A recent series of rainstorms have hit southern Africa continuously since the start of this year, with the blame being thrust on climate change.
That’s according to a report by the World Weather Attribution group, claiming that not only was the frequency of these storms increasing but also the level of damage being inflicted.
The scientists revealed that in just six weeks, the southern part of the continent was subjected to three cyclones and two tropical storms.
These impacted more than one million people, with 230 reported dead – due to flooding.
Madagascar, Malawi and Mozambique were three countries heavily hit by these perilous storms.
In some cases, flooding was so heavy that roads and bridges were washed away, leading to the deceased’s loved ones having to carry their bodies to funerals themselves.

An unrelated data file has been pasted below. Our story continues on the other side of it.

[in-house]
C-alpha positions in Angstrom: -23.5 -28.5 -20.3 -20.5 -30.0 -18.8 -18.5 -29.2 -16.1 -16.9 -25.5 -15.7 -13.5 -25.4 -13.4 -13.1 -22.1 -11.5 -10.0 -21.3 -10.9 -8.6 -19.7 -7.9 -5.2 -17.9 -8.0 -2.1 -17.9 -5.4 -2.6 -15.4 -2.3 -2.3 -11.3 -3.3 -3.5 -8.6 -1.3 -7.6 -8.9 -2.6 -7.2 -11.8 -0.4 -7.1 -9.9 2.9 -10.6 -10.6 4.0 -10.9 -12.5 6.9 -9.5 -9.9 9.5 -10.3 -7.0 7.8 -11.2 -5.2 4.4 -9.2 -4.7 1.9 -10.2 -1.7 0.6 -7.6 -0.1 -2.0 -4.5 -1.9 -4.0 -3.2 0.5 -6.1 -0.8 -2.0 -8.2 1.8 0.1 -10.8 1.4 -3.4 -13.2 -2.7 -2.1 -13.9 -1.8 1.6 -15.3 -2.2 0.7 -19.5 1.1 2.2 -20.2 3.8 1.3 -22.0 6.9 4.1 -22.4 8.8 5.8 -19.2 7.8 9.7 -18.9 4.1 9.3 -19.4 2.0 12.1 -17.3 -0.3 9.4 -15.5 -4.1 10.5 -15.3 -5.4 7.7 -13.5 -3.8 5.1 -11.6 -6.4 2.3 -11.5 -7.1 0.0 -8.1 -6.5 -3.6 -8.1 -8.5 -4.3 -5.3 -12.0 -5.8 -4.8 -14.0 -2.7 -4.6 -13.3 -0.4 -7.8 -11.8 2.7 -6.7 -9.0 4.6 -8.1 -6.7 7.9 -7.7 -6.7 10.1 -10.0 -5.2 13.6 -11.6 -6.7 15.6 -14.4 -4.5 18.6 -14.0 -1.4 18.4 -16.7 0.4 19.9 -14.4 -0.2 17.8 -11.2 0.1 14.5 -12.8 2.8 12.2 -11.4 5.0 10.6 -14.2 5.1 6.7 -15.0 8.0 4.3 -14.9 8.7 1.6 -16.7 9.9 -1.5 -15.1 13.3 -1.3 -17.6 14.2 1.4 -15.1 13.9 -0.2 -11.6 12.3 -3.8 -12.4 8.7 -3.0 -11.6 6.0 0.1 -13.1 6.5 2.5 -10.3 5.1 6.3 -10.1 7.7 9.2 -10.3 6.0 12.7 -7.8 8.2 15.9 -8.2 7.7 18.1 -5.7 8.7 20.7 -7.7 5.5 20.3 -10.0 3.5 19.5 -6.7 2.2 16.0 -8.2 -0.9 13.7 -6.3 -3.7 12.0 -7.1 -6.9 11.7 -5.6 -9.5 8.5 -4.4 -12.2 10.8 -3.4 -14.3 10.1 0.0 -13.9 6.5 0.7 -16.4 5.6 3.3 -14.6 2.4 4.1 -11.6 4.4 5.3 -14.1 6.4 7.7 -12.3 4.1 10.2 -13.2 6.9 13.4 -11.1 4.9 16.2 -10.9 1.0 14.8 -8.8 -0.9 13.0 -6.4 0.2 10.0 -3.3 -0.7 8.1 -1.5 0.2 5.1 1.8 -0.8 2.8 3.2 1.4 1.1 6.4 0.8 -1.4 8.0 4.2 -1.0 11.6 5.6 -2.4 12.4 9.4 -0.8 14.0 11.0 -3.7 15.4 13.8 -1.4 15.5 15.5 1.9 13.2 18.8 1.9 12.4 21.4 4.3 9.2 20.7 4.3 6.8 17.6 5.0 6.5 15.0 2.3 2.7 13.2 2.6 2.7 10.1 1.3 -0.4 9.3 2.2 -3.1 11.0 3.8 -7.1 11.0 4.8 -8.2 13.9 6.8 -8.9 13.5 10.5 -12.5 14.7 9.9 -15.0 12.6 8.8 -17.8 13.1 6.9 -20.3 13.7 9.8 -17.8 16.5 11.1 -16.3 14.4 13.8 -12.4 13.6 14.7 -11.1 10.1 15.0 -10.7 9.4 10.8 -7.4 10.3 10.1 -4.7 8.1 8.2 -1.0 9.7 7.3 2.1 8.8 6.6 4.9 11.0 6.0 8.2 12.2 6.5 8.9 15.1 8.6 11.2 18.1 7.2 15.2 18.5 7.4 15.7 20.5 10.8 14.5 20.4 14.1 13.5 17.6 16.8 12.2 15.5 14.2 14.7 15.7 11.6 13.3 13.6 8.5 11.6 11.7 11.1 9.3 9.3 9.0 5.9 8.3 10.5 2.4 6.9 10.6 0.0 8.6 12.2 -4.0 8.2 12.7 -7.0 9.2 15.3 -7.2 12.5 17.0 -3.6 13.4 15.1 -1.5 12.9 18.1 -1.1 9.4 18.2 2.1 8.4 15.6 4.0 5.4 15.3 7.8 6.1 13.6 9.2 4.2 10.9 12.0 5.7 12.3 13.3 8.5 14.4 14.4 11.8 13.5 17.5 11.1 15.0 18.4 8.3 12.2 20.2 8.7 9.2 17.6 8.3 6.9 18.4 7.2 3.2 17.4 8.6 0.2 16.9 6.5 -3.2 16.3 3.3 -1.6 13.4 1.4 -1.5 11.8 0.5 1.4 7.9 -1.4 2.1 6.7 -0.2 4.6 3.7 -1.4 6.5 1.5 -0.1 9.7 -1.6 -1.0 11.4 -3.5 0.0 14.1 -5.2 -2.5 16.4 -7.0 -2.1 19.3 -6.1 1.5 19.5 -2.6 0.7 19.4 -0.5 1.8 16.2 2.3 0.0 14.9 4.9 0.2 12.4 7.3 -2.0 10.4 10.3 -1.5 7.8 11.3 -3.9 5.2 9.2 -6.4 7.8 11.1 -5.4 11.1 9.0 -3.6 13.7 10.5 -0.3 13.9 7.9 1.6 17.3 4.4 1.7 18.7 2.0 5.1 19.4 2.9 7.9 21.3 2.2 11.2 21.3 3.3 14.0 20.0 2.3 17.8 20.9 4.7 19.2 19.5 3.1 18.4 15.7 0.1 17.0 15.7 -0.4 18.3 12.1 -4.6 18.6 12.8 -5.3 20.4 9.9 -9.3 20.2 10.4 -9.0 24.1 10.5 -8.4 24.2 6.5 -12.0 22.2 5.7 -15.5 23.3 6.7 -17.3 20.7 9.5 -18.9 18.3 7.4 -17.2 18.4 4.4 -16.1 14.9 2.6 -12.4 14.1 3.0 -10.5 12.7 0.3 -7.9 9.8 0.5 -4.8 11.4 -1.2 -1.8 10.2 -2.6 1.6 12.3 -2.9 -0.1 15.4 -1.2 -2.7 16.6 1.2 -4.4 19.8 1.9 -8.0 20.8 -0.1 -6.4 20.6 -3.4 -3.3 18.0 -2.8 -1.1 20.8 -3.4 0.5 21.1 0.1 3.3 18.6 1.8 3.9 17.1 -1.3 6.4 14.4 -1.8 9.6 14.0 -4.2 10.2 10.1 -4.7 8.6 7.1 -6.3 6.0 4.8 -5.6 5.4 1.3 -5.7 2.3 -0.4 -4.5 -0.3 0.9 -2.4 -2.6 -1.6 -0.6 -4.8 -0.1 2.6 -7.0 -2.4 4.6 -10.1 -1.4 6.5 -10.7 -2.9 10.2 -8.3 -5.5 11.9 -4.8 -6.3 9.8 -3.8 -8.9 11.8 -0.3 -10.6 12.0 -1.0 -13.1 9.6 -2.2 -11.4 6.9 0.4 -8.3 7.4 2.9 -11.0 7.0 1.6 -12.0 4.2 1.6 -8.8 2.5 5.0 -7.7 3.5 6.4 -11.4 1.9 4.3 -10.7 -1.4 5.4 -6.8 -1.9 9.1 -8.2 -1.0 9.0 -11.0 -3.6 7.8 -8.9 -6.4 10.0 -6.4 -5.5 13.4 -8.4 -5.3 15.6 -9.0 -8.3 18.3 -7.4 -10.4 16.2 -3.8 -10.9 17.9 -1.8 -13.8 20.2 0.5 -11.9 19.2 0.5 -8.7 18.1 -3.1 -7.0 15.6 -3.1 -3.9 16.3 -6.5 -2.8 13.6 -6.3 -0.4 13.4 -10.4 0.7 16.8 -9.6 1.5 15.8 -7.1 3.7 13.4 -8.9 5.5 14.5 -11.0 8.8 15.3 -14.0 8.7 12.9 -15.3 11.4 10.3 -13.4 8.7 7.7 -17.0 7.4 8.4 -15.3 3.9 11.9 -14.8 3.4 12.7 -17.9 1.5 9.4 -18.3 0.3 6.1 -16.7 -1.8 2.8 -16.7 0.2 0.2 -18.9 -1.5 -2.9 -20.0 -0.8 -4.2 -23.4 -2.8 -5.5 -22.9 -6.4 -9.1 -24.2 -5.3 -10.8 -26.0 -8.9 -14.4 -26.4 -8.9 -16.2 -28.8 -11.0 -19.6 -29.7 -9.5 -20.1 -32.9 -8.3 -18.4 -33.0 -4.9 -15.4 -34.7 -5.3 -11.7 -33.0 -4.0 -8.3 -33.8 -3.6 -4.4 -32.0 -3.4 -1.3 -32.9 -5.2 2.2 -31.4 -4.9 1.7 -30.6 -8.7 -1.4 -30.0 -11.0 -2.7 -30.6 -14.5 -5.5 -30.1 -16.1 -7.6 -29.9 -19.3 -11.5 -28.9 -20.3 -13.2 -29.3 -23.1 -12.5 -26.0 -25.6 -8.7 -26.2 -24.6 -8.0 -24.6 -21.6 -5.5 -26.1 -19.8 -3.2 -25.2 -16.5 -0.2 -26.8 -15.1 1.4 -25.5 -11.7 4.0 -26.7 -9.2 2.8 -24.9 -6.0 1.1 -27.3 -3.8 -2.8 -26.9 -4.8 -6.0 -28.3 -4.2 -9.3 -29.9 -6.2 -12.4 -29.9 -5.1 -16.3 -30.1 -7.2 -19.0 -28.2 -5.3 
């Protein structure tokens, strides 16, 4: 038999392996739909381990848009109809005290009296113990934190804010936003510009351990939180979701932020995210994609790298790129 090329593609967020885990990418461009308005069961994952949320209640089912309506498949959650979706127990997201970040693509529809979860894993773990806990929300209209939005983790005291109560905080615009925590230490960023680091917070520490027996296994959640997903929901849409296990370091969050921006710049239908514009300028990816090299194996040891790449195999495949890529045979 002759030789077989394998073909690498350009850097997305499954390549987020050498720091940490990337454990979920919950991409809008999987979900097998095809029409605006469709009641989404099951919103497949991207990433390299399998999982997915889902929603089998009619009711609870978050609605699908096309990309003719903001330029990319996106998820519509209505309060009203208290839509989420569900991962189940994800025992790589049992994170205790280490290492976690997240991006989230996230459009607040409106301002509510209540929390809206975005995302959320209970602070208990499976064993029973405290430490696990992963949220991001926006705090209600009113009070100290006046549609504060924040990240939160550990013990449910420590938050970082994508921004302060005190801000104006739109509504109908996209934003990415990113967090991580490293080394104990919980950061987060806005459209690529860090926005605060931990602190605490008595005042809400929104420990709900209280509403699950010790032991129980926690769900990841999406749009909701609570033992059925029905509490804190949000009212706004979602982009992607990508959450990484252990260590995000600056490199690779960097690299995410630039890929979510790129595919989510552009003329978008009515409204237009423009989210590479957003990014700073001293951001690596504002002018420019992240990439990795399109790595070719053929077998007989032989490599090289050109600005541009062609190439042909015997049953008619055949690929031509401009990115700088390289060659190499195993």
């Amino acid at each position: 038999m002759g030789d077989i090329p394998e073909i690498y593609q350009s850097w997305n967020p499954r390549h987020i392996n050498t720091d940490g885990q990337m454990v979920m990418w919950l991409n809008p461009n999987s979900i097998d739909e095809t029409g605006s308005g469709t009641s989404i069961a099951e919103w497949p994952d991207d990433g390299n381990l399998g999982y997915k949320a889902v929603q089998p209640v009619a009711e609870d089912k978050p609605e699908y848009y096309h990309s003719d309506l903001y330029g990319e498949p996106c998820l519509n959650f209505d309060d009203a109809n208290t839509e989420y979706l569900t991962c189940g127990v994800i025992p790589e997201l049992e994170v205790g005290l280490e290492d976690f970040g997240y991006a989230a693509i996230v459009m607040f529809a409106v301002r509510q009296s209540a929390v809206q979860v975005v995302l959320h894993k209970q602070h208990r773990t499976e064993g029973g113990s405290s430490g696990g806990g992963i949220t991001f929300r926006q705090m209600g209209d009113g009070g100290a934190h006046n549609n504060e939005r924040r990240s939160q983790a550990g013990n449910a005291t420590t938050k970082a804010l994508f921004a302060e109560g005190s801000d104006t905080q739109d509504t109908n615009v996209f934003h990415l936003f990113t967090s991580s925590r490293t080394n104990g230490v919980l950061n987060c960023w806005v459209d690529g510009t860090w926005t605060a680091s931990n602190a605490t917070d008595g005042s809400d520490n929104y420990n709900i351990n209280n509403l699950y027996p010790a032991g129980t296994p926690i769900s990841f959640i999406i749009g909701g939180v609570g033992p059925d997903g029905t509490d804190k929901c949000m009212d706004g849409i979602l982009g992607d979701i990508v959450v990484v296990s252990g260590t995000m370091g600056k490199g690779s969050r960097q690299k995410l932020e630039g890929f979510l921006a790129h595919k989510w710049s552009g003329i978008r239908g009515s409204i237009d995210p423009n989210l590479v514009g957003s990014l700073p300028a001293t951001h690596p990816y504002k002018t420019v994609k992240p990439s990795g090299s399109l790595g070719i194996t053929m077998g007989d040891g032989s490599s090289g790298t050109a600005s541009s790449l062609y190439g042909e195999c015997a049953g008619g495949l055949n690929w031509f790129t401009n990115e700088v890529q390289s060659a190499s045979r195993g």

Due to a lack of long-term data, the scientists did state they could not directly attribute the frequency of rainfall to climate change, however, the intensity of the damage could be linked.
Author in the study, Dr Friederike Otto from Imperial College London, said: “What we can say for sure is, the damages of such storms have become worse.
“Again, we are seeing how the people with the least responsibility for climate change are bearing the brunt of the impacts. Rich countries should honour their commitments and increase much-needed funding for adaptation and for compensating the victims of extreme events driven by climate change.”